Though there are not as many Game Gear games as Game Boy ones, the Sega Game Gear enjoyed a large library of titles (approximately 390 games) to satisfy customers. One of the main reasons for this was its similarities with Sega Master System hardware, meaning Master System games could be converted to Game Gear ones without too much trouble. Unfortunately the Game Gear was subjected to watered down Sega Mega Drive ports, such as Ristar and Gunstar Heroes, in the process not receiving as many exclusives as Sega may have liked. Several Master System conversions would also not make use of the extended colour palette, or were hindered by the smaller resolution.
Though the Game Gear saw more third party support than the Master System, many of the big names (Capcom, Konami, Square) tied themselves to Nintendo's handheld. This, and hardware problems such as the low battery life, kept the Game Gear in a distant second place.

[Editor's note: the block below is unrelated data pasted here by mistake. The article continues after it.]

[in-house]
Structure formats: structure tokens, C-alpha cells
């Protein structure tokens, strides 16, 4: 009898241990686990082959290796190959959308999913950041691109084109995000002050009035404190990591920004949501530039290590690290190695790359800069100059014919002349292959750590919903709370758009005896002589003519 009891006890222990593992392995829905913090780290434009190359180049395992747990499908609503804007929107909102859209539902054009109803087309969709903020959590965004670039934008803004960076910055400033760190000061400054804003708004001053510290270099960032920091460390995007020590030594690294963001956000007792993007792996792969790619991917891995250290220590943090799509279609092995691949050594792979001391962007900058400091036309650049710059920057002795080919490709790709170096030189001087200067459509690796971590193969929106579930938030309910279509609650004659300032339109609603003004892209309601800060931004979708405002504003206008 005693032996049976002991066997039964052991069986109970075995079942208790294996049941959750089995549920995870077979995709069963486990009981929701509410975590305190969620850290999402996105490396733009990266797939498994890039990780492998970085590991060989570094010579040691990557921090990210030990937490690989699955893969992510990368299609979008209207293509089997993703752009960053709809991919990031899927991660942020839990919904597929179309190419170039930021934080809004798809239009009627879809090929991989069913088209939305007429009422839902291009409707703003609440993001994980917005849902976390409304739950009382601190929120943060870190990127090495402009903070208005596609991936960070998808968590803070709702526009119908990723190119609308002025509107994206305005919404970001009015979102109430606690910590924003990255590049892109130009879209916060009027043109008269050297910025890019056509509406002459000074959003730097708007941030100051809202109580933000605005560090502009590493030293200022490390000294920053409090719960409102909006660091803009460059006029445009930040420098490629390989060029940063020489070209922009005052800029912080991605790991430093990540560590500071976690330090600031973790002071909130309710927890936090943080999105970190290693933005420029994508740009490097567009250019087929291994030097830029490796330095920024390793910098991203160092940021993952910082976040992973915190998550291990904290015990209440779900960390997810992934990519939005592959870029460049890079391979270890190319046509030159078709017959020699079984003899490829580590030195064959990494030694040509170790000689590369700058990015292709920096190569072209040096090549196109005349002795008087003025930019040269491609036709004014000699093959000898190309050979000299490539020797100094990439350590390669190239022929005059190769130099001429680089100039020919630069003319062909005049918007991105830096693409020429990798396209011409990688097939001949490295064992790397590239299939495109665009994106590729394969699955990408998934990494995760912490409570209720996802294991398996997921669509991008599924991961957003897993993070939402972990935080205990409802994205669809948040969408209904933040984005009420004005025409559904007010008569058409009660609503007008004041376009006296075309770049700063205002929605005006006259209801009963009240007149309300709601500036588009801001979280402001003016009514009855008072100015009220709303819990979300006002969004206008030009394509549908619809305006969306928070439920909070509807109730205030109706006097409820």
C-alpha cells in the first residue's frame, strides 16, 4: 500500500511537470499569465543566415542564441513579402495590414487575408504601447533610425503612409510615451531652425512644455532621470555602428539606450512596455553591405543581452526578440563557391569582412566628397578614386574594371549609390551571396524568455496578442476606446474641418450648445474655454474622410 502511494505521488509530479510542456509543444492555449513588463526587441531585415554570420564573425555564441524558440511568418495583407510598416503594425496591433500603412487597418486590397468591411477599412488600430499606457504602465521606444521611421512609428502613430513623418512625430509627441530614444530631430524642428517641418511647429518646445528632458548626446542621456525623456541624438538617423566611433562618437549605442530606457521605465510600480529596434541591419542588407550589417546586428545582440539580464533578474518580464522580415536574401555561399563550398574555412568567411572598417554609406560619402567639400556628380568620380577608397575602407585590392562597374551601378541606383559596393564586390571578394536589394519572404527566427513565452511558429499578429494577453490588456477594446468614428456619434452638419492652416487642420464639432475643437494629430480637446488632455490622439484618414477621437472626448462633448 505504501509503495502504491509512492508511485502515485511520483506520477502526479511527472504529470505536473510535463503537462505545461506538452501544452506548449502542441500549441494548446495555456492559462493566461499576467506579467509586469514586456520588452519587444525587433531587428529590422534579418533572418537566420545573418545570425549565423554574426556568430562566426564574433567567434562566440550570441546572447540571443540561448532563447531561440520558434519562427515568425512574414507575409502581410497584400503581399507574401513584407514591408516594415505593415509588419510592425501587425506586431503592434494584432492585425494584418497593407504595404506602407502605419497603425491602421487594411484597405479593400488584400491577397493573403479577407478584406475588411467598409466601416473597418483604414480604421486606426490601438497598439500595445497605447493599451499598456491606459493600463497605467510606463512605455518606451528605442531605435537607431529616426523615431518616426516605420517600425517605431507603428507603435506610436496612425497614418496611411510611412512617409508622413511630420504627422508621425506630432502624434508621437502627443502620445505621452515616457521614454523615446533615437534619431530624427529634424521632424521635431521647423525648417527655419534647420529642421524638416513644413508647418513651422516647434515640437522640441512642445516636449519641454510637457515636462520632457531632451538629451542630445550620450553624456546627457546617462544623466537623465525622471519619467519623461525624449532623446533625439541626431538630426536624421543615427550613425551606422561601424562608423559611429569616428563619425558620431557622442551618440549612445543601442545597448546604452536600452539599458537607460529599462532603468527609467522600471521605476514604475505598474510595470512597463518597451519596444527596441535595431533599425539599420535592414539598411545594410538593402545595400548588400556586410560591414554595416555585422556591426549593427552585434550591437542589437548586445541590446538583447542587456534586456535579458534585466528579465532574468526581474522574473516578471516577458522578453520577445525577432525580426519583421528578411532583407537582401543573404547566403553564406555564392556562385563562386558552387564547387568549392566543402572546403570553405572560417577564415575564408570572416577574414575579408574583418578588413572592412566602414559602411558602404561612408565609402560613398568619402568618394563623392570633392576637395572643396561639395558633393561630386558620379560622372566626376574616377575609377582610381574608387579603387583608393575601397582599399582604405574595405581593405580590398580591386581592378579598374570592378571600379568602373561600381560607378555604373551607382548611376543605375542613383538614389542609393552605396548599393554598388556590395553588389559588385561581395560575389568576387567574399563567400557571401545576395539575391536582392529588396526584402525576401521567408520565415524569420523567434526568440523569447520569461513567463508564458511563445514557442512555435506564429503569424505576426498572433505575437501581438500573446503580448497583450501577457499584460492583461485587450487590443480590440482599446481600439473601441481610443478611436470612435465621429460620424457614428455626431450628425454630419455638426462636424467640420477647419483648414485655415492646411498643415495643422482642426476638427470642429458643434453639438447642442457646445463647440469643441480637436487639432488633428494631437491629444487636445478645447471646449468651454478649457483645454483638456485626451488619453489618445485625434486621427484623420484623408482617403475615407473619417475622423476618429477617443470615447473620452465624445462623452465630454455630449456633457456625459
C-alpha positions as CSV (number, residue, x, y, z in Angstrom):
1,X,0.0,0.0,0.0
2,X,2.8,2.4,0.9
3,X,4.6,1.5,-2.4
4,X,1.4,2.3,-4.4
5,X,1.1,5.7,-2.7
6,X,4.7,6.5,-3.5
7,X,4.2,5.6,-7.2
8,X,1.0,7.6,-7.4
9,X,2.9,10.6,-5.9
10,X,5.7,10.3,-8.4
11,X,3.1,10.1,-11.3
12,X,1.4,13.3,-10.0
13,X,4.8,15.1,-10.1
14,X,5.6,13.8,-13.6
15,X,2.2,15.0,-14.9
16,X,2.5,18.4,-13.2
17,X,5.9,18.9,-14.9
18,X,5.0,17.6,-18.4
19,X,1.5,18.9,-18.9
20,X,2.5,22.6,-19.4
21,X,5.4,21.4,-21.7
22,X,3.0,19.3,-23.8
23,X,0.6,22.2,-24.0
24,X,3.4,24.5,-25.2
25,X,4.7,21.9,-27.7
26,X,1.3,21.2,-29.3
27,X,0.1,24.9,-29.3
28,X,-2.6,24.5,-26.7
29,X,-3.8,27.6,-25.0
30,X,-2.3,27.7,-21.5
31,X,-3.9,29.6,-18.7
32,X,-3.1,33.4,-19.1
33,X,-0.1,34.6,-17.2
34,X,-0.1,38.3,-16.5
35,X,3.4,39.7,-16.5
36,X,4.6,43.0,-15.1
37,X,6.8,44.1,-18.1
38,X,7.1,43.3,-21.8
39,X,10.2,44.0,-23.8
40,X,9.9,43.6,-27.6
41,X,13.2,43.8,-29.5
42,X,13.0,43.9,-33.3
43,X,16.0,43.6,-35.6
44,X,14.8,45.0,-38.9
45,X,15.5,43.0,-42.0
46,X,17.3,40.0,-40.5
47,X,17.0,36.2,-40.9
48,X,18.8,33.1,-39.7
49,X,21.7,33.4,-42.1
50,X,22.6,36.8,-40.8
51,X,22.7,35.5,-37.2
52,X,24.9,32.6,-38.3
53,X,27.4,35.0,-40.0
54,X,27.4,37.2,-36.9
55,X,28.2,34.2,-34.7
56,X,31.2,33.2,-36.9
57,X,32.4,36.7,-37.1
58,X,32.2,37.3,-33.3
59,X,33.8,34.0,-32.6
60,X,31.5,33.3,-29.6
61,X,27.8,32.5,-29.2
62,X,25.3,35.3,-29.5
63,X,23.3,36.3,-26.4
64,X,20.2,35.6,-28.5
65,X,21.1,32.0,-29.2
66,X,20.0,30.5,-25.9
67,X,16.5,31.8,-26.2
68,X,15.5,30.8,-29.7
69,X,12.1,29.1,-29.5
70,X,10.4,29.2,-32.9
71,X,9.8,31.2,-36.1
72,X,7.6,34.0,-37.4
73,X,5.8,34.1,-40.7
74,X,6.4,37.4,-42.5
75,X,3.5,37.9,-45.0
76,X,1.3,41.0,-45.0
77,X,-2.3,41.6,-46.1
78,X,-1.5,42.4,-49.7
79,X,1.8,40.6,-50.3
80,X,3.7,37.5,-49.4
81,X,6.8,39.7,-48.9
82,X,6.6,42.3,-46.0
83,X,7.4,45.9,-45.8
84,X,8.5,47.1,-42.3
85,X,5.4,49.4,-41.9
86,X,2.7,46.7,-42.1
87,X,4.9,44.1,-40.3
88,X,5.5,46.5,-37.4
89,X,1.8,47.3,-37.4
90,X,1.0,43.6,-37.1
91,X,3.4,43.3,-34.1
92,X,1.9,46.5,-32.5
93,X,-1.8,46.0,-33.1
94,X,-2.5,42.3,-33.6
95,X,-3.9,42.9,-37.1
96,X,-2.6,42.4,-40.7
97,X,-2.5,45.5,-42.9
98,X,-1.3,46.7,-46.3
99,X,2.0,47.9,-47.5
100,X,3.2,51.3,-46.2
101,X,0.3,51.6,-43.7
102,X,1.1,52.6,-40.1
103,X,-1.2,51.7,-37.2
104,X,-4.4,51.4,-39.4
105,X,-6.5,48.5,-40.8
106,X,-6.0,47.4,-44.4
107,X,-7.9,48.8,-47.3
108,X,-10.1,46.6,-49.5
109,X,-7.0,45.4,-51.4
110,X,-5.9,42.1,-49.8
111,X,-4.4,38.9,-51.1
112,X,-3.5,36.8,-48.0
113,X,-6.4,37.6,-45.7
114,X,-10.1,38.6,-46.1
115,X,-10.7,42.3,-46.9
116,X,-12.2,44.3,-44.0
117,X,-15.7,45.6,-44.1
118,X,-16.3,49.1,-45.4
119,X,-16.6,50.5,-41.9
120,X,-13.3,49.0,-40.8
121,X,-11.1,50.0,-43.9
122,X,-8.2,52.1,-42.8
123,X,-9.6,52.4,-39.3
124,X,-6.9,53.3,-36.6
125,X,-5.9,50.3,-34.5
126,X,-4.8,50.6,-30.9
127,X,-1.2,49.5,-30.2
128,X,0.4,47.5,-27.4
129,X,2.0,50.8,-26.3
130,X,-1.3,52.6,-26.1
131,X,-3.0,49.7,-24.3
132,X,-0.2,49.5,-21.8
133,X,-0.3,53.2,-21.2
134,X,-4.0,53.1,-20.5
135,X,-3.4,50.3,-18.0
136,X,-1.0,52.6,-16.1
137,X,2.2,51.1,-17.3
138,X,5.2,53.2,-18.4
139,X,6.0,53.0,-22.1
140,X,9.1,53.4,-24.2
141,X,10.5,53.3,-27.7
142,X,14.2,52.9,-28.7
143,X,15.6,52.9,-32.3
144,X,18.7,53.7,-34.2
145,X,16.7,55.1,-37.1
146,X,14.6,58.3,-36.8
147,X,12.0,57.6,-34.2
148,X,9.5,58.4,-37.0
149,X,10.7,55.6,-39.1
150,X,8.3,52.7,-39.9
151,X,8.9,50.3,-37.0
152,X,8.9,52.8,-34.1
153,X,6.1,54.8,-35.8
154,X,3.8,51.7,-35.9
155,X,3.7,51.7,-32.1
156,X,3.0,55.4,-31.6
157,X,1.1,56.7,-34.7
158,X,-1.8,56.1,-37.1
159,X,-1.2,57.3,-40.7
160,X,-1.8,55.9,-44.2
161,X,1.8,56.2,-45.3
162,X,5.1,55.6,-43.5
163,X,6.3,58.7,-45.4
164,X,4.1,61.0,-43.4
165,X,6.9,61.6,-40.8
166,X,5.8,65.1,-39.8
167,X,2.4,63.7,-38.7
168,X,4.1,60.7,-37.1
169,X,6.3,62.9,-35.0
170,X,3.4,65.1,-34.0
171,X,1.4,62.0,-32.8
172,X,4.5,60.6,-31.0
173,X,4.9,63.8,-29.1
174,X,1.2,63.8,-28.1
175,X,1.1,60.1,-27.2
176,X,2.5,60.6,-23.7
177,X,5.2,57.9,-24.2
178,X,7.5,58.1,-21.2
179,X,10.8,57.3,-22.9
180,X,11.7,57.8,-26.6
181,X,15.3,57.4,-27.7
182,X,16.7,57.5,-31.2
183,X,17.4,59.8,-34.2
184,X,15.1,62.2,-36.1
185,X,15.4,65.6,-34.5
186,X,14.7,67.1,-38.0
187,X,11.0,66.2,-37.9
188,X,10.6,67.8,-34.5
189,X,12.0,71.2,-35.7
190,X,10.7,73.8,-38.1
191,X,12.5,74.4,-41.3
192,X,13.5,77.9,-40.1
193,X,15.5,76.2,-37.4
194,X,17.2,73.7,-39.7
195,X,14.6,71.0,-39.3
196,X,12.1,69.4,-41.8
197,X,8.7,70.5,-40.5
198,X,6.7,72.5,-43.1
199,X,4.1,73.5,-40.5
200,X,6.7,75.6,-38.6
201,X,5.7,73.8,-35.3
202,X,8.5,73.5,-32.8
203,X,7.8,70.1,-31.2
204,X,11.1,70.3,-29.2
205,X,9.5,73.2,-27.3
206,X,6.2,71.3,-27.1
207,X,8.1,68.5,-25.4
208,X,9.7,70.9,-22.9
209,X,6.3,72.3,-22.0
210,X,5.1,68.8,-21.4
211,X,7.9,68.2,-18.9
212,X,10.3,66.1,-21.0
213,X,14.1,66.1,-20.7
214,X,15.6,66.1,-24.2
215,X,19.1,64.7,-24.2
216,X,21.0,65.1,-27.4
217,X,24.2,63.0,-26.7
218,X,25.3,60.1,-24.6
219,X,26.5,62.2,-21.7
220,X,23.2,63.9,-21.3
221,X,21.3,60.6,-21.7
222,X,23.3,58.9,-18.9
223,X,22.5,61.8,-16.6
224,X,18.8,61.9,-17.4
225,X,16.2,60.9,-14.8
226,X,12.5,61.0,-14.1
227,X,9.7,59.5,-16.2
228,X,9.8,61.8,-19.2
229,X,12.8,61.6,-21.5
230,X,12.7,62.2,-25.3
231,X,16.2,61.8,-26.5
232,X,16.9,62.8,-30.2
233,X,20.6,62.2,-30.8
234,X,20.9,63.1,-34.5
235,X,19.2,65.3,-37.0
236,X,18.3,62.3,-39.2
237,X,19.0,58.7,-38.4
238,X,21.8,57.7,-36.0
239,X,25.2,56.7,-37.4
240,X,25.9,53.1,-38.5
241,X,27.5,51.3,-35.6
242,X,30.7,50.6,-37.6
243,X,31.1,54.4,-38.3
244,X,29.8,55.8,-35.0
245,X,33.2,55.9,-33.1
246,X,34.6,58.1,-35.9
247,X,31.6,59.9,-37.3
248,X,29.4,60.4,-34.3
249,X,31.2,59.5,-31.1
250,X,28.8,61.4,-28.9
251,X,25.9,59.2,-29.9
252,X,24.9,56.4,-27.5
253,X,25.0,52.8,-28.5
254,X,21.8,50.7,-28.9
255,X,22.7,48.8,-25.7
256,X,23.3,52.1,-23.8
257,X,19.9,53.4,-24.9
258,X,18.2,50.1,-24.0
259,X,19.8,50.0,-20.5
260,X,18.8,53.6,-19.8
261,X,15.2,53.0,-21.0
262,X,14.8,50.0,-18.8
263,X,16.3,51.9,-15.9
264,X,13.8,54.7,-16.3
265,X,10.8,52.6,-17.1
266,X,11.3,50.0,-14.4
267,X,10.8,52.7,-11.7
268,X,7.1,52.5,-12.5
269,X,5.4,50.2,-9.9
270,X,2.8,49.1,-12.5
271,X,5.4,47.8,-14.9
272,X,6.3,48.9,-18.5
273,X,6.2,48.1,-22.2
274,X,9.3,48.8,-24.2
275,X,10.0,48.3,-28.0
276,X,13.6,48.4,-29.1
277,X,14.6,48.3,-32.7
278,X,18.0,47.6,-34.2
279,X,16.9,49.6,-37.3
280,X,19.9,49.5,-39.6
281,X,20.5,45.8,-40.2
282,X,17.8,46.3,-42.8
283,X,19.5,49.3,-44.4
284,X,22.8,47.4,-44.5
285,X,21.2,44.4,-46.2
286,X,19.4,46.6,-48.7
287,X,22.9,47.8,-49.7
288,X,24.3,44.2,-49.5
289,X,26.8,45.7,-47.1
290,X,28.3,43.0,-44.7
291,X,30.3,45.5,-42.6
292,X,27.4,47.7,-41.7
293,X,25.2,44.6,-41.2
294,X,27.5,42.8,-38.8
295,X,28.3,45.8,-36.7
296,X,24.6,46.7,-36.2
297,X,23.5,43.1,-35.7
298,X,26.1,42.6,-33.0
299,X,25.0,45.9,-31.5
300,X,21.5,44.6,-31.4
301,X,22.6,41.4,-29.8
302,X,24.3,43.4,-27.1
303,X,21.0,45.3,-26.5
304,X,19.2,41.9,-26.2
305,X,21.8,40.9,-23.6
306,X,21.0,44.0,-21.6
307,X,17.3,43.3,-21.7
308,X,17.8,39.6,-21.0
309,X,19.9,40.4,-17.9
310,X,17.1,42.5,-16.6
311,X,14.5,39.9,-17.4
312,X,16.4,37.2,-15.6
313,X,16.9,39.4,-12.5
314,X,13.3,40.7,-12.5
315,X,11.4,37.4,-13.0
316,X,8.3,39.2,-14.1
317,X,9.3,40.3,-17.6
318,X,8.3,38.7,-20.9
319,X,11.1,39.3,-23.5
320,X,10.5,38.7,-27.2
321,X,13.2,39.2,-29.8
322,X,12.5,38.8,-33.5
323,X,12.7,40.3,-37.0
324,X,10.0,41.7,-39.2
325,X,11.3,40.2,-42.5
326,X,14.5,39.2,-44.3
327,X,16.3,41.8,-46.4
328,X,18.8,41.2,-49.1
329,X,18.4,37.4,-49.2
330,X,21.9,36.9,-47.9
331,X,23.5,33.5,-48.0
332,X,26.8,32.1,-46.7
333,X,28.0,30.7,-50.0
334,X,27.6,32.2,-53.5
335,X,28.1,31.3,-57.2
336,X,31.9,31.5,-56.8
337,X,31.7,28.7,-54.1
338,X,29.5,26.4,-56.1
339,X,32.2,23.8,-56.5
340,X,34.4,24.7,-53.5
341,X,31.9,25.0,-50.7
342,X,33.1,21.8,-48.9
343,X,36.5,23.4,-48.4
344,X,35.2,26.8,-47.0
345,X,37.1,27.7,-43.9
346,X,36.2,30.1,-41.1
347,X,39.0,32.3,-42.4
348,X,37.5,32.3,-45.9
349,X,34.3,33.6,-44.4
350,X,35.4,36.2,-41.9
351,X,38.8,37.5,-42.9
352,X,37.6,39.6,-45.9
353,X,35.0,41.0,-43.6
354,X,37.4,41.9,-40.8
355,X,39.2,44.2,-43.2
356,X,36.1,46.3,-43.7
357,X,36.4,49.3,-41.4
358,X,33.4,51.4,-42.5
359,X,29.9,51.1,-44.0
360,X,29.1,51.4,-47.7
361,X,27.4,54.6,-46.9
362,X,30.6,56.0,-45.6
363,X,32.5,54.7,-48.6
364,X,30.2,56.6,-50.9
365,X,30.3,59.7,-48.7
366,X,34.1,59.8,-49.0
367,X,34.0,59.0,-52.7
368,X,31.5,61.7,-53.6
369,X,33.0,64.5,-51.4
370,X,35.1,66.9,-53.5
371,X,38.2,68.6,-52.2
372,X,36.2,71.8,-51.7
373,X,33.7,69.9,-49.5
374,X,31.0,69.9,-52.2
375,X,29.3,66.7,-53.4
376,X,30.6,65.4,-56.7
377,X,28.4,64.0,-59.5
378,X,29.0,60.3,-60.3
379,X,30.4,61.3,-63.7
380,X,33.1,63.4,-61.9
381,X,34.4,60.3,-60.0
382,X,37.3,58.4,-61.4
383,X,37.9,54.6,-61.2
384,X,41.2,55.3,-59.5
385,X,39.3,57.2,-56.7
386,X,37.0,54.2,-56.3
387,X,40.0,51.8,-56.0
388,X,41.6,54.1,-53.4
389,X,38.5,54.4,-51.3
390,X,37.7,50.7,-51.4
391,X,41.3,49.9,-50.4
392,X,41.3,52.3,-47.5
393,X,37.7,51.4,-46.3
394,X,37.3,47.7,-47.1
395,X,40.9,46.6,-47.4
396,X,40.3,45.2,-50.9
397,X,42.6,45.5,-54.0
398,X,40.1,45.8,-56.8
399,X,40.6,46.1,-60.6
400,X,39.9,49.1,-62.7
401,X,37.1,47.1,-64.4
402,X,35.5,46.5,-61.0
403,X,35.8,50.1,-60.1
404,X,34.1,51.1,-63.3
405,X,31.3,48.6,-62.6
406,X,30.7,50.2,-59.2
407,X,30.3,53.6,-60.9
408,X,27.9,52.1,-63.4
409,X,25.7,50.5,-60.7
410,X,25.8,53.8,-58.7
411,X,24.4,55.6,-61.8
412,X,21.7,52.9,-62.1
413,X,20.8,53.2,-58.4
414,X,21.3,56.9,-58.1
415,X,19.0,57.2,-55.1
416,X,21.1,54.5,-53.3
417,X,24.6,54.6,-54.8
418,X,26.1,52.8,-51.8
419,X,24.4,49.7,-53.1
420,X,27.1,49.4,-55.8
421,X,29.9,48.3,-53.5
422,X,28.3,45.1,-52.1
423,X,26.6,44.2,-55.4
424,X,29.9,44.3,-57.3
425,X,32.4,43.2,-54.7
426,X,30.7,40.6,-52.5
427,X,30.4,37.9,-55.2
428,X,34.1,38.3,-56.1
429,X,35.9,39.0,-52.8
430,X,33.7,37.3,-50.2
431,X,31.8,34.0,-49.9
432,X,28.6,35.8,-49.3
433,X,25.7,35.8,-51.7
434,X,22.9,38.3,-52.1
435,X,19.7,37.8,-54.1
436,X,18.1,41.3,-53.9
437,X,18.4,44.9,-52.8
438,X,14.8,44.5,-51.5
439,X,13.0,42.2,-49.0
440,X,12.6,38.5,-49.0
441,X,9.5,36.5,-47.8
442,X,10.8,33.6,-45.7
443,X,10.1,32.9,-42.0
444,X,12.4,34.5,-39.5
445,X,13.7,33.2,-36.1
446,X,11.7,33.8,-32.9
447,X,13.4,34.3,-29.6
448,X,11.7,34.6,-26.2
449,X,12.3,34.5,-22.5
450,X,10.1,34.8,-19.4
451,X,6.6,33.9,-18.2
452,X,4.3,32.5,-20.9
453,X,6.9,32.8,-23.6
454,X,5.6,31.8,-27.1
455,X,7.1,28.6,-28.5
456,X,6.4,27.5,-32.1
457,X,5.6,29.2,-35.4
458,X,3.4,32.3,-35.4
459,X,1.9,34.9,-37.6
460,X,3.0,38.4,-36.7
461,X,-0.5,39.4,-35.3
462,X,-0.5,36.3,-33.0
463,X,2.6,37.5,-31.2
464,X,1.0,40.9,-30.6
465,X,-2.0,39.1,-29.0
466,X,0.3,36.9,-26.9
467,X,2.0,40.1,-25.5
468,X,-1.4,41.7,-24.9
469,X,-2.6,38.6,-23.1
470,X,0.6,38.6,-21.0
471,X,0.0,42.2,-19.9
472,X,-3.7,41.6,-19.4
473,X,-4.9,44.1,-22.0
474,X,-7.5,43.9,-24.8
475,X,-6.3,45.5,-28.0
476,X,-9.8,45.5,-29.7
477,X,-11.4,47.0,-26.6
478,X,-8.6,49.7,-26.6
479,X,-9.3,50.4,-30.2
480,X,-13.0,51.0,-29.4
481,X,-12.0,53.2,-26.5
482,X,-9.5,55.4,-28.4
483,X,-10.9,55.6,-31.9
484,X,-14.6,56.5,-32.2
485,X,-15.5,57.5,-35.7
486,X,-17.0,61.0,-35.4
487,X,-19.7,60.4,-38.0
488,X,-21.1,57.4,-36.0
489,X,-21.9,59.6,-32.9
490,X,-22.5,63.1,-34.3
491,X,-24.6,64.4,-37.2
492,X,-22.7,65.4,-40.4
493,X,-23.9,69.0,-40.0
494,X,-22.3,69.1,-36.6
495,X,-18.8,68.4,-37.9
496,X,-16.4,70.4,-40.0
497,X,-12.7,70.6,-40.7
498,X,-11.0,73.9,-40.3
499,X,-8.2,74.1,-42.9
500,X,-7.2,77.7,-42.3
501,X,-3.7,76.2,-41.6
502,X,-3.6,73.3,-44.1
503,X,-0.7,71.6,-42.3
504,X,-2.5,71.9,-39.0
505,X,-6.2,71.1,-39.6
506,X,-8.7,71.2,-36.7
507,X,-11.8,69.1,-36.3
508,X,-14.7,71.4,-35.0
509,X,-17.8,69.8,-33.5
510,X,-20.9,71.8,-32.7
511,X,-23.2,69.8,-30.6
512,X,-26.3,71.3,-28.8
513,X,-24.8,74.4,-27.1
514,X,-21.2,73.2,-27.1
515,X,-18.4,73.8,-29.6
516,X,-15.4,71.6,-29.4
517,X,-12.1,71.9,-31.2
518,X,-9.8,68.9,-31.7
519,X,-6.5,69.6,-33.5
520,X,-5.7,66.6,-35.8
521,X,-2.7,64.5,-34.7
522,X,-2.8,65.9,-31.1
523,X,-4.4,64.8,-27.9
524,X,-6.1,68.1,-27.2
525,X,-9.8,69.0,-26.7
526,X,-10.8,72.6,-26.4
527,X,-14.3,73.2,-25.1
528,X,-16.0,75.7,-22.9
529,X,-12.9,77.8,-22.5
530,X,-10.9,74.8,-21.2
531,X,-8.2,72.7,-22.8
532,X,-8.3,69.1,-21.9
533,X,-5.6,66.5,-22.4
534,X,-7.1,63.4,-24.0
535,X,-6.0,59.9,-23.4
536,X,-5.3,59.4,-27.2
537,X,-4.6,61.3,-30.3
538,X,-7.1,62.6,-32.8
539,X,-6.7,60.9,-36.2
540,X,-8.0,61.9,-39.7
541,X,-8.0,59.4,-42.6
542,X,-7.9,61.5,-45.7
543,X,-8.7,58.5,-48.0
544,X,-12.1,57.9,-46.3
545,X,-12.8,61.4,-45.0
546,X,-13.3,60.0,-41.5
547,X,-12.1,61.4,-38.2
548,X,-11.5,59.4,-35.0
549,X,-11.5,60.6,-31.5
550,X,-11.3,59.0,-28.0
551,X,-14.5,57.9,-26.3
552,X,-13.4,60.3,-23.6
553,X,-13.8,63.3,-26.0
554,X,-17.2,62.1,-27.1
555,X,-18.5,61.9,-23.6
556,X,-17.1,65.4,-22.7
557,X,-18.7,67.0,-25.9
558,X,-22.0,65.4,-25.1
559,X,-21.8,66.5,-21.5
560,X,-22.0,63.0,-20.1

All Game Gear games worldwide were distributed in cardboard packaging, though each cartridge was given a plastic container for extra protection similar to Nintendo's Game Boy. In Japan and North America there was not a universal box design until mid-way through the Game Gear's lifecycle, where the design was made to match that of the Mega Drive. North America adopted a purple colour scheme, while Japan went with red. In Europe the "grid" design was copied from the Master System and Mega Drive, but this time featured a grey background. Unlike their other products in this region, this design was never updated. In Brazil, the box design was almost identical to the Sega Master System, though limited distribution of the console meant it was not very successful in that region anyway.
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